pohmer on marketing: Communicating an Integrated Message

February 9, 2001 - 01:00

Last month we discussed the importance of in-store message communicators such as POP materials, signage, etc., in influencing consumer purchasing behaviors by providing education and enjoyment. Selling the "experience" of buying — focusing on the emotions of buyers and the enjoyment our products will bring them — will allow you to compete more effectively for your fair share of the consumer packaged goods category dollars your customers are spending.

Like you, I’ve read that retailers should be spending a minimum of three to five percent of their sales dollars on advertising to entice consumers into the store. Note that the purpose of advertising is to entice, to provide a reason — be it price, uniqueness of an item or a seasonally appropriate message — to get potential buyers to physically visit your store. But, advertising itself doesn’t sell them anything. The actual purchasing decision is not made until they enter your front door and walk through your store.

Advertising alone doesn’t work

If you don’t spend at least as much (or hopefully more) attention to influencing shoppers’ purchasing decisions once they arrive in your store, then you’re wasting the dollars you’ve spent on advertising. Further, it’s been shown that only a small percentage of a retailer’s customers are drawn in through advertising. The vast majority are drawn in by past enjoyable buying experiences, impulse ("just driving by") or other reasons. The better job you do of providing compelling reasons for consumers to purchase once they’re in your store, the higher the likelihood you can convert those shoppers into buyers. That is where you need to place more emphasis in order to increase sales volume, in addition to making the consumer feel more successful and more satisfied so they become repeat purchasers.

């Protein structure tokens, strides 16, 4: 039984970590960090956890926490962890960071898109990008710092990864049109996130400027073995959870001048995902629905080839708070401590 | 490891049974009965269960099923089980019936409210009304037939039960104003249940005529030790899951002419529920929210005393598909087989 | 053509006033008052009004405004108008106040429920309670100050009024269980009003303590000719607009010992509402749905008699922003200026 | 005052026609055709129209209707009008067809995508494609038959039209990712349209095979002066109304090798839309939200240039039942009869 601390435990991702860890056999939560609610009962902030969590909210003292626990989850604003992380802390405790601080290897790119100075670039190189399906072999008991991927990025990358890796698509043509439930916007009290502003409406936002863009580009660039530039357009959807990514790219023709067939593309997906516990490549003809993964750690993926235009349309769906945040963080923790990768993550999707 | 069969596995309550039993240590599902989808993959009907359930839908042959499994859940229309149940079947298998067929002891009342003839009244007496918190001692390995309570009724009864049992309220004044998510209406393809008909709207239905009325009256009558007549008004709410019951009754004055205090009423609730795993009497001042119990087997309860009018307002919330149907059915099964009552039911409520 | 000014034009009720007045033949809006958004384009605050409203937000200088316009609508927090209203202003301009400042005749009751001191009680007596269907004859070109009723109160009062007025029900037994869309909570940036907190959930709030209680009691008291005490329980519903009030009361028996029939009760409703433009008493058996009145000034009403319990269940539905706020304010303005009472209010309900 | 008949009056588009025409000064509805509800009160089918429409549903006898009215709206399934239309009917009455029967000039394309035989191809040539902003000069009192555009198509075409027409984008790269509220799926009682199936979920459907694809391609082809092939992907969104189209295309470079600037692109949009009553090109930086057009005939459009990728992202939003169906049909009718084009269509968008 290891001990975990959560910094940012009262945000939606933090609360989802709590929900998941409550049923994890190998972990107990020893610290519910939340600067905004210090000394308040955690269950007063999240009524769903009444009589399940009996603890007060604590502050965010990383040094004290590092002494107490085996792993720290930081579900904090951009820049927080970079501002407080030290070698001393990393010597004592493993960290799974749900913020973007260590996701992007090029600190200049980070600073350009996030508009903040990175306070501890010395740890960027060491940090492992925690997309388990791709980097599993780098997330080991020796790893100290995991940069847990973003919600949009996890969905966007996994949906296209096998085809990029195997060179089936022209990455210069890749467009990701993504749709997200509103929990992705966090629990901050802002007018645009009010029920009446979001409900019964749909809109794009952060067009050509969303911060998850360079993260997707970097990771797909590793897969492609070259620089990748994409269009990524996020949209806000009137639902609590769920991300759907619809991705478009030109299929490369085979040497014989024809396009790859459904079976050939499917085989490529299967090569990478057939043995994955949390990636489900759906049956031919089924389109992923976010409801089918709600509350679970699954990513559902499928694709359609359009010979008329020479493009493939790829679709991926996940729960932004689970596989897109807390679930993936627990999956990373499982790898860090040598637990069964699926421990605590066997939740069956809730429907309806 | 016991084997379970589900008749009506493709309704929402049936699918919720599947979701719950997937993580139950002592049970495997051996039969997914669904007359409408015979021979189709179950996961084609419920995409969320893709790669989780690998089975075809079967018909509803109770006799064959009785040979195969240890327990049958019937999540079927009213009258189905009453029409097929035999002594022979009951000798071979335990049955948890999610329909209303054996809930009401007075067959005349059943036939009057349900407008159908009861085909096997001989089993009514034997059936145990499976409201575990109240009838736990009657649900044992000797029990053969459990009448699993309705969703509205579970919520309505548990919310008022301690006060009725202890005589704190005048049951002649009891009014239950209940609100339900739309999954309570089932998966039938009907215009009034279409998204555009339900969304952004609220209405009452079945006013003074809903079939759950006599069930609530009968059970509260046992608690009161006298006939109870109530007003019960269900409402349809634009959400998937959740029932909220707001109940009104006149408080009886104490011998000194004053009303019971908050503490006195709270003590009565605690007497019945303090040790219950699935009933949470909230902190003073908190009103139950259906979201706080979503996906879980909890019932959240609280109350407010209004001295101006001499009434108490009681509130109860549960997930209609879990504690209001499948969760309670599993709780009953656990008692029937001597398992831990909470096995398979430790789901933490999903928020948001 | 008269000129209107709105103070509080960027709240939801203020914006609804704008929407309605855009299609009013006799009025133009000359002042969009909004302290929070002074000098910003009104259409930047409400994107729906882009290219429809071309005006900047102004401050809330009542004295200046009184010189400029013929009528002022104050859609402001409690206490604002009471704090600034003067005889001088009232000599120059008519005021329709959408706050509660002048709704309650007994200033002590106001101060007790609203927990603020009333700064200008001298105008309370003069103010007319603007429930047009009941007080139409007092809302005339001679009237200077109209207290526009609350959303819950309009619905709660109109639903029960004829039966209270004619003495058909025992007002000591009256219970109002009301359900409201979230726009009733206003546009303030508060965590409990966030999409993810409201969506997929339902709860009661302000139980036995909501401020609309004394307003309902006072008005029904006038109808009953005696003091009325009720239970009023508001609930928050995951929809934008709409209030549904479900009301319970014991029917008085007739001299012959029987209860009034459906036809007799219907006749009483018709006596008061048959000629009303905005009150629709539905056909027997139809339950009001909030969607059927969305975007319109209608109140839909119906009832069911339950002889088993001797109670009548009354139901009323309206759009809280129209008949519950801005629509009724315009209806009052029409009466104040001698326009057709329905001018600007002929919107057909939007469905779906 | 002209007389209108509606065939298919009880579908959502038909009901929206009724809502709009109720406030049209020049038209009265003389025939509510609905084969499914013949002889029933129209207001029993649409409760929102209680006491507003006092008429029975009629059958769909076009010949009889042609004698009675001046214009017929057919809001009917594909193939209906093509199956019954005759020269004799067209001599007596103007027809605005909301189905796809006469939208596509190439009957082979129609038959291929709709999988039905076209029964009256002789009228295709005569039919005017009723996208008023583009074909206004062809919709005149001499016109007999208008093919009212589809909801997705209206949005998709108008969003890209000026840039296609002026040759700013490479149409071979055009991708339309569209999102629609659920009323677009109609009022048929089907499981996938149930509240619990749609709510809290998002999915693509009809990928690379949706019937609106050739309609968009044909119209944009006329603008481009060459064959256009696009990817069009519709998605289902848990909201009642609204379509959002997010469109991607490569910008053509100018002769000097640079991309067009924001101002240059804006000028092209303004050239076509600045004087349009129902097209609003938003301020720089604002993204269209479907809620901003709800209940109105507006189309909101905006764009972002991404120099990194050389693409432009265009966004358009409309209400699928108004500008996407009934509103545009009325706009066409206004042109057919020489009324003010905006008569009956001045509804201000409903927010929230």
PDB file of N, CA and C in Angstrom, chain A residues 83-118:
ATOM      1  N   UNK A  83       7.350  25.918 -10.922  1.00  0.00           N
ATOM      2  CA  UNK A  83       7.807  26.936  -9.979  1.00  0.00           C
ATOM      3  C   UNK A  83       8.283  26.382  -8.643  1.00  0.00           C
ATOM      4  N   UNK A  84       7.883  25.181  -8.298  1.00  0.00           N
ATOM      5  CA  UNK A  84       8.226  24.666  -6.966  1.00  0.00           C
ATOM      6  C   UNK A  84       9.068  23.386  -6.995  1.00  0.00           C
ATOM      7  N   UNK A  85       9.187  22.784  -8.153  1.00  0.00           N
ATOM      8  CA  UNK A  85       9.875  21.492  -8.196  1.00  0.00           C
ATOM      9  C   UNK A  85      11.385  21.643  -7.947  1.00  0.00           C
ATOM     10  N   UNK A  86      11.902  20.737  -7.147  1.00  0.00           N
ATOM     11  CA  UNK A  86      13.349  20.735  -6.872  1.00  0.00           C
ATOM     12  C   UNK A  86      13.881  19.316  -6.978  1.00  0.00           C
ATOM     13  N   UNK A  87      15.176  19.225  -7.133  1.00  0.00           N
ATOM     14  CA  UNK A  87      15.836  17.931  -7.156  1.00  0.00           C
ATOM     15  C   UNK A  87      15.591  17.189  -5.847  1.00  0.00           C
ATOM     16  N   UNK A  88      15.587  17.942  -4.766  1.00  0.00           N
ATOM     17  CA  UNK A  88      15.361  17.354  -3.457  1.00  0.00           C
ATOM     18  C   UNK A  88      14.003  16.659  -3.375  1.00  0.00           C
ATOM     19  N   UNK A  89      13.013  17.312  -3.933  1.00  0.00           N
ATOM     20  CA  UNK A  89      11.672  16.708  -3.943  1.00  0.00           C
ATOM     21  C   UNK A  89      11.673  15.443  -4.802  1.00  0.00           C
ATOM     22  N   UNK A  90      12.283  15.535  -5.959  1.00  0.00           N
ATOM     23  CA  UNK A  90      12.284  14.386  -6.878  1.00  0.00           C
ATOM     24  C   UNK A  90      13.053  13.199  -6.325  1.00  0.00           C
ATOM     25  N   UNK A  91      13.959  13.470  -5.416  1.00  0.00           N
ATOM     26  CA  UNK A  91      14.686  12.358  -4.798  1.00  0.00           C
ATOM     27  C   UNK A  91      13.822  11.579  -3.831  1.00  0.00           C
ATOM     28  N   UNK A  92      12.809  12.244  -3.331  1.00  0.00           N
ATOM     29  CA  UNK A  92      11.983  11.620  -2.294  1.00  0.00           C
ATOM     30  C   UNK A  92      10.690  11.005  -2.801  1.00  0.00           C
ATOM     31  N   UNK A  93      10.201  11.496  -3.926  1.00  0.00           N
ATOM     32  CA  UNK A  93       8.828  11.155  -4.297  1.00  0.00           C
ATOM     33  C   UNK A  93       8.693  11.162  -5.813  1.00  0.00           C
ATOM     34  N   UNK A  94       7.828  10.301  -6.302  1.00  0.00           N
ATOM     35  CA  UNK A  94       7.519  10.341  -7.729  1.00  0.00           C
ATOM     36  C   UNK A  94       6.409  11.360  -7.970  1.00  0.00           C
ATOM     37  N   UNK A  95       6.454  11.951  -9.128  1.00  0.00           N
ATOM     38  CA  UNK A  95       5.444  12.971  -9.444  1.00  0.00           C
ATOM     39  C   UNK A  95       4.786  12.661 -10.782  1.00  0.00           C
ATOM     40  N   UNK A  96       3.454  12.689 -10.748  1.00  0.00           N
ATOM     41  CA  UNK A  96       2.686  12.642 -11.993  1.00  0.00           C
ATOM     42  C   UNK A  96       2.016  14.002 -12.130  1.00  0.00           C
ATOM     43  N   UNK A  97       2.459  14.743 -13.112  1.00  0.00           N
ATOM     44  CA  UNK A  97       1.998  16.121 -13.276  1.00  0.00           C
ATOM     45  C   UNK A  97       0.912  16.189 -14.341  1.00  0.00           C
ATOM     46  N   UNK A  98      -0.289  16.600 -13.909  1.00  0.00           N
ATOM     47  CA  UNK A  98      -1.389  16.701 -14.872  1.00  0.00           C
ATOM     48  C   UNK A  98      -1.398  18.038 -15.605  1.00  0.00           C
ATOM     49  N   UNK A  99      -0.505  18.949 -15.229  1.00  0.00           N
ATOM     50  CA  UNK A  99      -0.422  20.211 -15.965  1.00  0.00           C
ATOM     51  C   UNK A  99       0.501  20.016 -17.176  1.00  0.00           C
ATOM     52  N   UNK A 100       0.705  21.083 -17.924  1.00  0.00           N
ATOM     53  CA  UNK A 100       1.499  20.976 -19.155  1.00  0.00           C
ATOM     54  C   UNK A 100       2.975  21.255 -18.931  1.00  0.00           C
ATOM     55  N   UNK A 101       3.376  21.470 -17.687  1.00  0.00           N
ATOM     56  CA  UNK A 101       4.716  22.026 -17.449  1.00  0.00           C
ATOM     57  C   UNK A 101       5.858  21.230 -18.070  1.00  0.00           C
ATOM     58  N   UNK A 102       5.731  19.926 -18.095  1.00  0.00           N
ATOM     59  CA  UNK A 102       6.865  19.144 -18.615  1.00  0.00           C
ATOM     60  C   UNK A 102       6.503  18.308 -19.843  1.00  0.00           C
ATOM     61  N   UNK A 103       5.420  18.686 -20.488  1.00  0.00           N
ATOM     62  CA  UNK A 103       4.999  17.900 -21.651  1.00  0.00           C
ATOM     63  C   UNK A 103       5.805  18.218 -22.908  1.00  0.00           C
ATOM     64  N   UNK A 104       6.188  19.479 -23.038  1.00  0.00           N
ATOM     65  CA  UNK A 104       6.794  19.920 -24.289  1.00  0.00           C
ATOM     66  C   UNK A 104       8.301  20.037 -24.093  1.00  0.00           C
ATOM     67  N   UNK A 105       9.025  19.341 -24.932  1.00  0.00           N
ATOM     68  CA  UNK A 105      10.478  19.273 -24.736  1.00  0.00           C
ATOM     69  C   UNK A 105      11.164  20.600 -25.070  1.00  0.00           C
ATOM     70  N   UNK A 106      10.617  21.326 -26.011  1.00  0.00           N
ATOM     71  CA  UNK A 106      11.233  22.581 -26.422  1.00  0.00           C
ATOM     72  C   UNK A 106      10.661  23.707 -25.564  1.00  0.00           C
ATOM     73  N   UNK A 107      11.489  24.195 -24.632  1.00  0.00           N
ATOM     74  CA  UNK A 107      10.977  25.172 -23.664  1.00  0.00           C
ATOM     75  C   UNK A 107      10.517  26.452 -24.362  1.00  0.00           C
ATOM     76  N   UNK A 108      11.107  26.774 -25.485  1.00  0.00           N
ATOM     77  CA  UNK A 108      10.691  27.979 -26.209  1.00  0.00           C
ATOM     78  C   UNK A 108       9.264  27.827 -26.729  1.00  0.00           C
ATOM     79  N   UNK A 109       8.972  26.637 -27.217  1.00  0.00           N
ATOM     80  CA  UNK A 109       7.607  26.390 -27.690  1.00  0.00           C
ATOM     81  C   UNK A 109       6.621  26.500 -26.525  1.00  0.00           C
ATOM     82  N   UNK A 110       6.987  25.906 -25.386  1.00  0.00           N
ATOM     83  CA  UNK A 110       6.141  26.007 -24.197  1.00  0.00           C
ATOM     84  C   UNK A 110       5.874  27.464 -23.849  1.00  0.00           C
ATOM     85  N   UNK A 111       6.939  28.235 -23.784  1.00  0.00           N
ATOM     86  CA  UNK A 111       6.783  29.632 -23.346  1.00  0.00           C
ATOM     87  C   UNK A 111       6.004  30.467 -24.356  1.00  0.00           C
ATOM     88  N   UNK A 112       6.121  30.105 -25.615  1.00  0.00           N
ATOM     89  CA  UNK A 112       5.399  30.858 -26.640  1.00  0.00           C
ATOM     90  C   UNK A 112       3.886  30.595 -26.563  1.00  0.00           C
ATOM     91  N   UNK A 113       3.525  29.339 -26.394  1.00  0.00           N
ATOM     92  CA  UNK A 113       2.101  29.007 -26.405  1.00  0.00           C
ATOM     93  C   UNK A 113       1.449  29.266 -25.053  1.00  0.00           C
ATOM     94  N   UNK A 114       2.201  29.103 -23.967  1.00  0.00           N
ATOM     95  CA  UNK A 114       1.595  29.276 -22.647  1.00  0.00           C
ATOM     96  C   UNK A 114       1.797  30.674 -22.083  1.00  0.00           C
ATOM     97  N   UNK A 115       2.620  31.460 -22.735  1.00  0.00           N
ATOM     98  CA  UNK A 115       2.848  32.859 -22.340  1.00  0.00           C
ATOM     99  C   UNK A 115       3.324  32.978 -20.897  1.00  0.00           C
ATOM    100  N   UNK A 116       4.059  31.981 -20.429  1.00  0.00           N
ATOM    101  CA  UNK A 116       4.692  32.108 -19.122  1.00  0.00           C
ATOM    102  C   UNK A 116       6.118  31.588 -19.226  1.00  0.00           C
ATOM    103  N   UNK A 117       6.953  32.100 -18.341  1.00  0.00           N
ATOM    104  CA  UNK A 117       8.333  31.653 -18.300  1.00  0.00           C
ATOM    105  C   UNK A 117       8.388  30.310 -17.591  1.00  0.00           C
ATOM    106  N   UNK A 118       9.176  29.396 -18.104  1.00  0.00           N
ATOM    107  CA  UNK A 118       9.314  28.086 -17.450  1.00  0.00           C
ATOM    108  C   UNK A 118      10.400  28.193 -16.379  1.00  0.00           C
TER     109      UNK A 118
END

Consumer studies show that the public truly likes the greenhouse industry’s products. However, many times potential buyers are not provided enough information to build the confidence necessary for success with their greenhouse puchases or provided enough reasons to buy your products in the first place.

Before we discuss what specific elements of an integrated in-store message are needed to influence the typical horticulture buyer’s purchasing behavior, I’d like to issue a challenge to you. Take some time to visit retailers in your local markets; not only other garden centers, but supermarkets, discounters, home improvement retailers and specialty stores — including some located in shopping centers and malls such as Pottery Barn, Bed Bath and Beyond, Crate and Barrel, Pier 1 Imports and Sharper Image. Though these retailers don’t necessarily carry the same products you do, they are direct competition for your customers’ dollars, and many of them provide exceptional in-store product support. After going to these stores, walk through your own store looking at your product support as a consumer would (not as the store owner) and determine if you really do compete effectively with these other retailers.

Education and information